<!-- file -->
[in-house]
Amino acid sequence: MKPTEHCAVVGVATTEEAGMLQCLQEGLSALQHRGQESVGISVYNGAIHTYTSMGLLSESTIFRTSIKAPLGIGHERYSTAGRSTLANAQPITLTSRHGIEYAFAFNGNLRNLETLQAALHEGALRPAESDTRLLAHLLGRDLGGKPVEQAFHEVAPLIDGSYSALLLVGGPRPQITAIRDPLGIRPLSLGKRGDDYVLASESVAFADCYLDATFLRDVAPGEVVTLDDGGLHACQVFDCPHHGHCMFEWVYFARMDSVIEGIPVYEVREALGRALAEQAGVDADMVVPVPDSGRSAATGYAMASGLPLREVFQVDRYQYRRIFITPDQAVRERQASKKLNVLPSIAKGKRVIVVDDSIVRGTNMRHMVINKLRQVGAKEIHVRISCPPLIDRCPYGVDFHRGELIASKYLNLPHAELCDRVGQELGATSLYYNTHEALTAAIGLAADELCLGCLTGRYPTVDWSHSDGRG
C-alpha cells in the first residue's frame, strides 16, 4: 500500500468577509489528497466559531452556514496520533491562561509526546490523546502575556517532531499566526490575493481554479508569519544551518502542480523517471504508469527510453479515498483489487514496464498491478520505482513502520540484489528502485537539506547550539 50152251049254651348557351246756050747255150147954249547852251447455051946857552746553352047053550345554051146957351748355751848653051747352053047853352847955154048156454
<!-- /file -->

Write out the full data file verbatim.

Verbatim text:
[in-house]
Amino acid sequence: MKPTEHCAVVGVATTEEAGMLQCLQEGLSALQHRGQESVGISVYNGAIHTYTSMGLLSESTIFRTSIKAPLGIGHERYSTAGRSTLANAQPITLTSRHGIEYAFAFNGNLRNLETLQAALHEGALRPAESDTRLLAHLLGRDLGGKPVEQAFHEVAPLIDGSYSALLLVGGPRPQITAIRDPLGIRPLSLGKRGDDYVLASESVAFADCYLDATFLRDVAPGEVVTLDDGGLHACQVFDCPHHGHCMFEWVYFARMDSVIEGIPVYEVREALGRALAEQAGVDADMVVPVPDSGRSAATGYAMASGLPLREVFQVDRYQYRRIFITPDQAVRERQASKKLNVLPSIAKGKRVIVVDDSIVRGTNMRHMVINKLRQVGAKEIHVRISCPPLIDRCPYGVDFHRGELIASKYLNLPHAELCDRVGQELGATSLYYNTHEALTAAIGLAADELCLGCLTGRYPTVDWSHSDGRG
C-alpha cells in the first residue's frame, strides 16, 4: 500500500468577509489528497466559531452556514496520533491562561509526546490523546502575556517532531499566526490575493481554479508569519544551518502542480523517471504508469527510453479515498483489487514496464498491478520505482513502520540484489528502485537539506547550539 50152251049254651348557351246756050747255150147954249547852251447455051946857552746553352047053550345554051146957351748355751848653051747352053047853352847955154048156454